March 23, 2011
Did Humans Come From Mars?
Planetary scientists claim that all life on Earth could be descended from organisms that originated on Mars which were carried over by meteorites.
MIT research scientist Christopher Carr and post doctoral associate Clarissa Lui, along with other colleagues, based their study on several facts that have been well established.
Scientists believe that in the early days of the solar system, climates on Mars and Earth were more similar than they are now. They also say that about one billion tons of rock traveled from Mars to Earth and microbes have been shown to be capable of surviving the initial shock of impacting the Earth's surface.
According to a press release, the MIT researchers are developing a device that can take samples of Martian soil and isolate any living microbes that might be present and separate out the genetic material in order to use standard biochemical techniques to analyze their genetic sequences.
"It's a long shot," Carr said in a press release, "but if we go to Mars and find life that's related to us, we could have originated on Mars. Or if it started here, it could have been transferred to Mars." Either way, "we could be related to life on Mars. So we should at least be looking for life on Mars that's related to us."
Although the surface of Mars today is too cold and dry to support known life forms, there is evidence that liquid water may exist below the surface.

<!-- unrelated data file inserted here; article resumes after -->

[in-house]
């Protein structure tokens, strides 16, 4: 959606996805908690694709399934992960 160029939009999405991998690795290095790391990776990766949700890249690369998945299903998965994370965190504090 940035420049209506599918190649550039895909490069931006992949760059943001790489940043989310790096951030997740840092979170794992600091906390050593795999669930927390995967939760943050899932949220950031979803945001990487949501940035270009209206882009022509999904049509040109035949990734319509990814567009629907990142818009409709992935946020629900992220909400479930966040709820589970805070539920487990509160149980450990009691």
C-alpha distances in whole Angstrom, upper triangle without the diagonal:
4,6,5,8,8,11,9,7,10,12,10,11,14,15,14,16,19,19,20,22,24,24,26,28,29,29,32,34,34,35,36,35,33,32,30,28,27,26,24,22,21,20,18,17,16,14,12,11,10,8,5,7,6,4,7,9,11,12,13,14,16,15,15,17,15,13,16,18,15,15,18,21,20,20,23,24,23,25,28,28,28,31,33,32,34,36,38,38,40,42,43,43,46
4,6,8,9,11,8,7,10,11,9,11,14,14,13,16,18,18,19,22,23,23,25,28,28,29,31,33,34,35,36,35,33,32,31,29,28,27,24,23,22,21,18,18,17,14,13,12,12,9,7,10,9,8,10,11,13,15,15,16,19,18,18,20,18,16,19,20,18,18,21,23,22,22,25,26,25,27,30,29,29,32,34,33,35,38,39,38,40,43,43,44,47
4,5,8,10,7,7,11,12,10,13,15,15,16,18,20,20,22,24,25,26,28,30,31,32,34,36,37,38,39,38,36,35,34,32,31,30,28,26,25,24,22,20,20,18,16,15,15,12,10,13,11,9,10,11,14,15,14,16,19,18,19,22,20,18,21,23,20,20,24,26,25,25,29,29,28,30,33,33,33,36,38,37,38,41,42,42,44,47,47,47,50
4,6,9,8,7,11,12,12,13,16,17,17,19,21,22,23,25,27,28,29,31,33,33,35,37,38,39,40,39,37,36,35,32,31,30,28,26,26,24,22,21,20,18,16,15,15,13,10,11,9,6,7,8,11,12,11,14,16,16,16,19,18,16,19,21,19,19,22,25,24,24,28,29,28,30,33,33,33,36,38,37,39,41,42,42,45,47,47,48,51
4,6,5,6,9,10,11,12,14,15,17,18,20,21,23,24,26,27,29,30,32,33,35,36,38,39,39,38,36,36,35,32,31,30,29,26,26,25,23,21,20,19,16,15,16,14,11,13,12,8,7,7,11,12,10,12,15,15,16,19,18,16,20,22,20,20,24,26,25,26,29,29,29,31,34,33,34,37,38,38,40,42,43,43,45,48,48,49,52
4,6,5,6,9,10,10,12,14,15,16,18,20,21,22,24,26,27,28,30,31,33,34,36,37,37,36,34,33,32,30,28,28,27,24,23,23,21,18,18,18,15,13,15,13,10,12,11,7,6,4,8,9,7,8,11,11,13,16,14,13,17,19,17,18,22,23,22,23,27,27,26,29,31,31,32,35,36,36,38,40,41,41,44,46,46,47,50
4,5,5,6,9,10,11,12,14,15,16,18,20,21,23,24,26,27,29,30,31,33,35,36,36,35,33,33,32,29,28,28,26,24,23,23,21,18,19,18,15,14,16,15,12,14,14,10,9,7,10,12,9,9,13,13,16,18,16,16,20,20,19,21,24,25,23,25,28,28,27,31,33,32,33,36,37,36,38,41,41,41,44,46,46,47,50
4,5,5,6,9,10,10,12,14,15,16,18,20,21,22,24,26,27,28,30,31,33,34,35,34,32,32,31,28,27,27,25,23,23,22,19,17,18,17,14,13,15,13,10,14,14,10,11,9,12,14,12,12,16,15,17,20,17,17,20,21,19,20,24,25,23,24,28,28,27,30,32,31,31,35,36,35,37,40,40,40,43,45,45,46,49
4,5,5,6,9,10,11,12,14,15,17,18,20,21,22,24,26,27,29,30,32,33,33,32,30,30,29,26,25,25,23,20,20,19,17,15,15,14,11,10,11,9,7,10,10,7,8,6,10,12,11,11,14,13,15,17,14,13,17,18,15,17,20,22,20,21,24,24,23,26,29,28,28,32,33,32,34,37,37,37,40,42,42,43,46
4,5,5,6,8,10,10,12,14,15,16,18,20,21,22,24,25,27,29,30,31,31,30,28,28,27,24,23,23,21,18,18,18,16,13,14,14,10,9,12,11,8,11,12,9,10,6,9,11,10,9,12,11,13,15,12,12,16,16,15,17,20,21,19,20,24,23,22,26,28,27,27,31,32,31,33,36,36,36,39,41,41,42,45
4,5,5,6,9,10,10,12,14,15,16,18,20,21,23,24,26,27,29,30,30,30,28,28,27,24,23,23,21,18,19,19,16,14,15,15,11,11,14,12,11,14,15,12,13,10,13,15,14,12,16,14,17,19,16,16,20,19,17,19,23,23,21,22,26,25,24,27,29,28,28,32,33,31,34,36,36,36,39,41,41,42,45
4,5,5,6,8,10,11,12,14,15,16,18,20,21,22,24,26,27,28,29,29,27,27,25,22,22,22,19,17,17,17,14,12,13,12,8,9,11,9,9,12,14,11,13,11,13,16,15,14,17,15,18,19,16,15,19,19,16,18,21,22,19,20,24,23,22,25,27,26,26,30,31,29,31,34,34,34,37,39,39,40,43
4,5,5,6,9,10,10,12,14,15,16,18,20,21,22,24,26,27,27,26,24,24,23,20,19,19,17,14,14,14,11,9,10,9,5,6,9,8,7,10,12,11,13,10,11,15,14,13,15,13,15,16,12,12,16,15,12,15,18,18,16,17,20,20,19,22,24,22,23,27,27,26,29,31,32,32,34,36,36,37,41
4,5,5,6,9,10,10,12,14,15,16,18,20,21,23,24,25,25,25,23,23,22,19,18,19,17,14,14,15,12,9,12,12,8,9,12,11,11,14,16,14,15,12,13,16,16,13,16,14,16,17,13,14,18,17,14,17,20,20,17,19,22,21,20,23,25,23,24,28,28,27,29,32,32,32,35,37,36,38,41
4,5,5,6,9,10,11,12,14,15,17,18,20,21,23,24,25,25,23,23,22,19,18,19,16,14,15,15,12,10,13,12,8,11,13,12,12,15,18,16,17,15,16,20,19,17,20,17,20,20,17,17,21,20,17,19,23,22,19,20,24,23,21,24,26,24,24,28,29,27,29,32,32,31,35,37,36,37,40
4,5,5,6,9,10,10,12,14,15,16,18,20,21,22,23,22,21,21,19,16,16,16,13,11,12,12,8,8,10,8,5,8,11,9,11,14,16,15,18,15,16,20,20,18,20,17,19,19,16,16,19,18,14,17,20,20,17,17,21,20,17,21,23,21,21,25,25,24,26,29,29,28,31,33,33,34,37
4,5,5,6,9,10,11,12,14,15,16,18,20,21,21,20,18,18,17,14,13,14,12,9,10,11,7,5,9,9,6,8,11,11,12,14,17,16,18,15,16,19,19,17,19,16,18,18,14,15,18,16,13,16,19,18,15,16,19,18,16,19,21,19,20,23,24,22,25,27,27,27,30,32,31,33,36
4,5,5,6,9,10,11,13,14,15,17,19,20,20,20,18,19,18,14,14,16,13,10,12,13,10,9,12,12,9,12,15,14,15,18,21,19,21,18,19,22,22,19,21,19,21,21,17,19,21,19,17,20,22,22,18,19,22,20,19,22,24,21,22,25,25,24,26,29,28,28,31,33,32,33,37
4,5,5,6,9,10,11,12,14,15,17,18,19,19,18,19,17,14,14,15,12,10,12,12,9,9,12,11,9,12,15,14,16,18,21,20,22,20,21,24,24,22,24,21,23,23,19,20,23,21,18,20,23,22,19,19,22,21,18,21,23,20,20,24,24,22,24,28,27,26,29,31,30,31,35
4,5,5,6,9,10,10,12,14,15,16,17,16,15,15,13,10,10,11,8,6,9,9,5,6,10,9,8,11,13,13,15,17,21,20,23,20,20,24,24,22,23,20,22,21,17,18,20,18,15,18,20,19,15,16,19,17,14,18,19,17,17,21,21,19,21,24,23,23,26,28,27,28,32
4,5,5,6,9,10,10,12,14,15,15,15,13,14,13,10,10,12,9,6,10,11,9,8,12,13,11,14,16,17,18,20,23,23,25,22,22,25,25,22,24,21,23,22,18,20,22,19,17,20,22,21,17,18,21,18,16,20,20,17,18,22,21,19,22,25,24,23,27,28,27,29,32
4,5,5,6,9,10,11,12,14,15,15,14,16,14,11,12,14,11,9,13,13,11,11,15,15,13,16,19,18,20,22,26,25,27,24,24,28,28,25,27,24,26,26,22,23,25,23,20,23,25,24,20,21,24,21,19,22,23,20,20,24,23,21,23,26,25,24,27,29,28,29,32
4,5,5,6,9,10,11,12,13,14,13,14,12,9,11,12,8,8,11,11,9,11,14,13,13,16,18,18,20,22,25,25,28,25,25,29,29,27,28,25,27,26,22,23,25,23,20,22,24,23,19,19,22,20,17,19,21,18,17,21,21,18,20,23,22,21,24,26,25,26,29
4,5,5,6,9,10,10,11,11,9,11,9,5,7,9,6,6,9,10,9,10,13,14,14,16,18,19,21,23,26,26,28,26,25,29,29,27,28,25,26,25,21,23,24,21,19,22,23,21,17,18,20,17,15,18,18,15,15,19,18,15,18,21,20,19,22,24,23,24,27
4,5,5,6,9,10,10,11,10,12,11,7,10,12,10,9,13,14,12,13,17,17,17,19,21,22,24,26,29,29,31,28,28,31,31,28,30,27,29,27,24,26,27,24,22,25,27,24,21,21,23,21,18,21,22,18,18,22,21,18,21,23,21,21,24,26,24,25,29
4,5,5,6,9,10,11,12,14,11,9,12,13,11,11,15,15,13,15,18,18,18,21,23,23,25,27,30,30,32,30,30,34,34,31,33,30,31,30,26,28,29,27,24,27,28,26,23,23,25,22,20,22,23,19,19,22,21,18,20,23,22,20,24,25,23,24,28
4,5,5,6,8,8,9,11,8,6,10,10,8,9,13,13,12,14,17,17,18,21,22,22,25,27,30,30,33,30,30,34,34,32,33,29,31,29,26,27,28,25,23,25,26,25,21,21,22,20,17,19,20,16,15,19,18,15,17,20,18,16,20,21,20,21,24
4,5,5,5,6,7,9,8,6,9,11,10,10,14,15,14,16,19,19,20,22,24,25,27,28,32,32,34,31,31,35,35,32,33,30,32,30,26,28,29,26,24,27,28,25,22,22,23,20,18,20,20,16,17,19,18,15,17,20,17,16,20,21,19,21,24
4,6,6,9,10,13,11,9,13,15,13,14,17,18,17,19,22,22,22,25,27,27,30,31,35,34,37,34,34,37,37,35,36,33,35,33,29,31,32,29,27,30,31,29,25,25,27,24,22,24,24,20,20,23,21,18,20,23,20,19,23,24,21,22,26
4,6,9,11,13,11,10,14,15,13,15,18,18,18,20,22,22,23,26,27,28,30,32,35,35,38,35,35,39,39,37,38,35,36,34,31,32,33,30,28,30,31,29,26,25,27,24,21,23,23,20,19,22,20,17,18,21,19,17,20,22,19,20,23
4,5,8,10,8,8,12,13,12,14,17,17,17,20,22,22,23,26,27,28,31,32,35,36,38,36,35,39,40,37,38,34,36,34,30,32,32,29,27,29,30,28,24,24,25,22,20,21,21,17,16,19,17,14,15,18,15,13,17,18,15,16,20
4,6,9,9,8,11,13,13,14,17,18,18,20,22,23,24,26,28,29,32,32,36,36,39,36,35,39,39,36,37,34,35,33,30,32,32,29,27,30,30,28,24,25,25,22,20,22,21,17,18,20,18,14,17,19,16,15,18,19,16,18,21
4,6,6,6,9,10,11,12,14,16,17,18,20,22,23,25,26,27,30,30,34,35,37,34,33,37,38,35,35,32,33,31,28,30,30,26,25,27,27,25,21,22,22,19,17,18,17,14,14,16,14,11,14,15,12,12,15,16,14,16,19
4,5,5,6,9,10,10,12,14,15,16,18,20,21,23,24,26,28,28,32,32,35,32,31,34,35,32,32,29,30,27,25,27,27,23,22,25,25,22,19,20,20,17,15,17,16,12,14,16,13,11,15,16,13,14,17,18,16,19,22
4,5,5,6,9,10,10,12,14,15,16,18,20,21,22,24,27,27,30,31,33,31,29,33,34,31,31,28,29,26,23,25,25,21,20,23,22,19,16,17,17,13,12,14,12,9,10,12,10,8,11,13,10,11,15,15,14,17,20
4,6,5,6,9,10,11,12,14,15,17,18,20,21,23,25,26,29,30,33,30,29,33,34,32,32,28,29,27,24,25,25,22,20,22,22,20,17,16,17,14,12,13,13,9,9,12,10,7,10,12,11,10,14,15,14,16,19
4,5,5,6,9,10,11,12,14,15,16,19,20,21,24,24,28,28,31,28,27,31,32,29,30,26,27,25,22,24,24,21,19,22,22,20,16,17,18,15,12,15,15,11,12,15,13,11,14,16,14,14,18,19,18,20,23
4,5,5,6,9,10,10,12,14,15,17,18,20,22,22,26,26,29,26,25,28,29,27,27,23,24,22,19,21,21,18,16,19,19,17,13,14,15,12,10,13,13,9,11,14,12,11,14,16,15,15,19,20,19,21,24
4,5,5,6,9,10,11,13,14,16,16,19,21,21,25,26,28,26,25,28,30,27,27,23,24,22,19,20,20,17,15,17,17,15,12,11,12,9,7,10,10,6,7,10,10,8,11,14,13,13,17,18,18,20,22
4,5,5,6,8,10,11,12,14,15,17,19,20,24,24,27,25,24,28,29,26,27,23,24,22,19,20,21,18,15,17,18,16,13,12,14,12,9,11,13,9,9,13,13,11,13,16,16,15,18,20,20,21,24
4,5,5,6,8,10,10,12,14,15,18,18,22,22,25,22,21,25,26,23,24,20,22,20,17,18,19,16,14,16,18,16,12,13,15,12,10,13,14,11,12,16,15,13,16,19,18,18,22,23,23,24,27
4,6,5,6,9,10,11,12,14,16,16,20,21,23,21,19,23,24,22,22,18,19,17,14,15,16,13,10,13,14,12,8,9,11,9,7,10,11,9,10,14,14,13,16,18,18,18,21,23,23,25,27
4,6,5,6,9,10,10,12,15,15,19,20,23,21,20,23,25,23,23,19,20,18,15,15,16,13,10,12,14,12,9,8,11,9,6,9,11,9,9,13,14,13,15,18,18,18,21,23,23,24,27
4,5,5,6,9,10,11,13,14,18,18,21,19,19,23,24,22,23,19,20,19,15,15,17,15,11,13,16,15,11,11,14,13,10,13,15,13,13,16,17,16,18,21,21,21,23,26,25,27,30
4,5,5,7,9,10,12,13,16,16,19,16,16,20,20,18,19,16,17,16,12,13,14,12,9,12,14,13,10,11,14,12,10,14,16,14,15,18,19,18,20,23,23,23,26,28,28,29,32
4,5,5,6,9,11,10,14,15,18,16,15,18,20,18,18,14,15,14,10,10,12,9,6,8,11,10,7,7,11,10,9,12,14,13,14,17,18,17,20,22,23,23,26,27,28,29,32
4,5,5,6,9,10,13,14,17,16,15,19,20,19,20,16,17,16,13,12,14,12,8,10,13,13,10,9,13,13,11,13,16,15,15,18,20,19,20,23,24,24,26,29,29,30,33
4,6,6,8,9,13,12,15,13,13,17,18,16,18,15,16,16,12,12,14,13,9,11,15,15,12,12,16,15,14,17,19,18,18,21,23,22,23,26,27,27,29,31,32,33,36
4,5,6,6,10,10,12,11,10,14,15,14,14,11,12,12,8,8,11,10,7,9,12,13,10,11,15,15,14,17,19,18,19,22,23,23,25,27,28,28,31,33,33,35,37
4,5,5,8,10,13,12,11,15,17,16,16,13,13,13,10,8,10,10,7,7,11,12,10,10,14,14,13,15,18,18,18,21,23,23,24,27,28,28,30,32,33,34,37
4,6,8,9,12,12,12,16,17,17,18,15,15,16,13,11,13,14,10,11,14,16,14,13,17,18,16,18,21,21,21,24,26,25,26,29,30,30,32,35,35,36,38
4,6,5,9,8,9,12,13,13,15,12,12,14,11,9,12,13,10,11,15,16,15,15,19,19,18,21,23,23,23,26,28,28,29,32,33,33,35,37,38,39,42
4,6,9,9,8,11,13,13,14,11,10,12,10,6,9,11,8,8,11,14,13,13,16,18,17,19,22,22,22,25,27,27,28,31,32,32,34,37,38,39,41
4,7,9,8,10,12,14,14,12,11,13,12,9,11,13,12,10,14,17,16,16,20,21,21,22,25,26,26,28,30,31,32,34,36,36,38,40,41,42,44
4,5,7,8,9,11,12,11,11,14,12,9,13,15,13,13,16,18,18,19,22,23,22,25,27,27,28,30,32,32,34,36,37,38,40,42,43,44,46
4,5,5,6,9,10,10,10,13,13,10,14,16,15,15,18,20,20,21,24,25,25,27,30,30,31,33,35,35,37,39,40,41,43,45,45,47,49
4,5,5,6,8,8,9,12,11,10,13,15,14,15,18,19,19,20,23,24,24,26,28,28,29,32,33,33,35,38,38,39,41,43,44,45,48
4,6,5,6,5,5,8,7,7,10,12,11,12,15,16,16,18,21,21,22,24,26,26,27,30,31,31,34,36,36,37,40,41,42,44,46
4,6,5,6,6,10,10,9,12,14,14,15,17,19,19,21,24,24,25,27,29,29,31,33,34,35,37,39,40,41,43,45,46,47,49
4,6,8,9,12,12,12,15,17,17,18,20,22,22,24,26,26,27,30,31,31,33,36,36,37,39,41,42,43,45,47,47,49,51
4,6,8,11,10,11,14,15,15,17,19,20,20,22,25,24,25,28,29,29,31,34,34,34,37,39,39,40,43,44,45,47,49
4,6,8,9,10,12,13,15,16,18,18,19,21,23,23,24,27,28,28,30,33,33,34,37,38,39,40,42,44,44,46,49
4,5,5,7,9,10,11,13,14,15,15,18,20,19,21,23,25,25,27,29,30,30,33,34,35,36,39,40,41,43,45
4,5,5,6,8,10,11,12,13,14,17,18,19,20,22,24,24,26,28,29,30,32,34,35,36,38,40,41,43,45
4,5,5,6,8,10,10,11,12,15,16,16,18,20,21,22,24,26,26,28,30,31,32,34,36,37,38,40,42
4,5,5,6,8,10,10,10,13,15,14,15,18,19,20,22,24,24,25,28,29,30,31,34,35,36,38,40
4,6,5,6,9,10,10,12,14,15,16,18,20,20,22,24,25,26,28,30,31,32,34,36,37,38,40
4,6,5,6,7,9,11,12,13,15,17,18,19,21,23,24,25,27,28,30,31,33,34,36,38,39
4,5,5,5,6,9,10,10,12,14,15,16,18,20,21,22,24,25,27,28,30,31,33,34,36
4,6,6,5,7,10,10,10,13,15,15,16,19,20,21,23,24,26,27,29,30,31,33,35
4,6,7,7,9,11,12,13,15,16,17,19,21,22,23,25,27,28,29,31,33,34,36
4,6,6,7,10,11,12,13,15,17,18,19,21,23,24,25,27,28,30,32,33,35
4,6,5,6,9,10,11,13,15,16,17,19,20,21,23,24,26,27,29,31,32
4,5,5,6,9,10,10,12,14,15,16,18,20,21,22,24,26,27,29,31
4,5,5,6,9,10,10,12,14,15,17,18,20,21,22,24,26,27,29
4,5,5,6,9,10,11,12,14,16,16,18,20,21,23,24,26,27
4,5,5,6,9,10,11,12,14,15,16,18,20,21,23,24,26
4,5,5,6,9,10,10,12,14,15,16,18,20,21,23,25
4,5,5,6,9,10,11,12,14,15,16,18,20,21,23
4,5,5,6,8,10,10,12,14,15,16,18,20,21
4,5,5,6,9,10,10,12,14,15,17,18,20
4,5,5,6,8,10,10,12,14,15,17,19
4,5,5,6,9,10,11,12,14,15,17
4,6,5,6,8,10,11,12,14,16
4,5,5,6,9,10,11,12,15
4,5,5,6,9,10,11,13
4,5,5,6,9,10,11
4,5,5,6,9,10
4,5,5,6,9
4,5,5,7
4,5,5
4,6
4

"On Mars today, the best place to look for life is in the subsurface," Carr said.
The researchers believe that it could take two more years to complete the design and testing of a prototype SETG device. The device could eventually be used on a future lander or rover Mars missions.
NASA's twin Viking landers were the last instruments to be sent to Mars to look for evidence of alien life, which was in 1976.
Christopher McKay, an astrobiologist at NASA-Ames Research Center in California who specializes in research related to the possibility of life on Mars, said in a press release that this work is "very interesting and important."
"It is not implausible that life on Mars will be related to life on Earth and therefore share a common genetics. In any case it would be important to test this hypothesis," said McKay.
Image 1: Photograph of a Martian sunset taken by Spirit at Gusev crater, May 19, 2005. Credit: NASA
Image 2: This 1 inch by 1 inch microfluidic chip is part of the SETG instrument prototype. Tiny channels feed in the samples to be analyzed and control the fluidic circuitry on the chip. Blue light excites fluorescent dyes that help identify DNA within 3072 cubic chambers, each about the width of a human hair, or one billionth of a liter in size. Image credit: C. Carr. (Image previously featured in Popular Science)
On the Net:
- SETG website
- Maria T. Zuber
- Gary Ruvkun
- Christopher Carr
- MIT department of Earth, Atmospheric and Planetary Science (EAPS)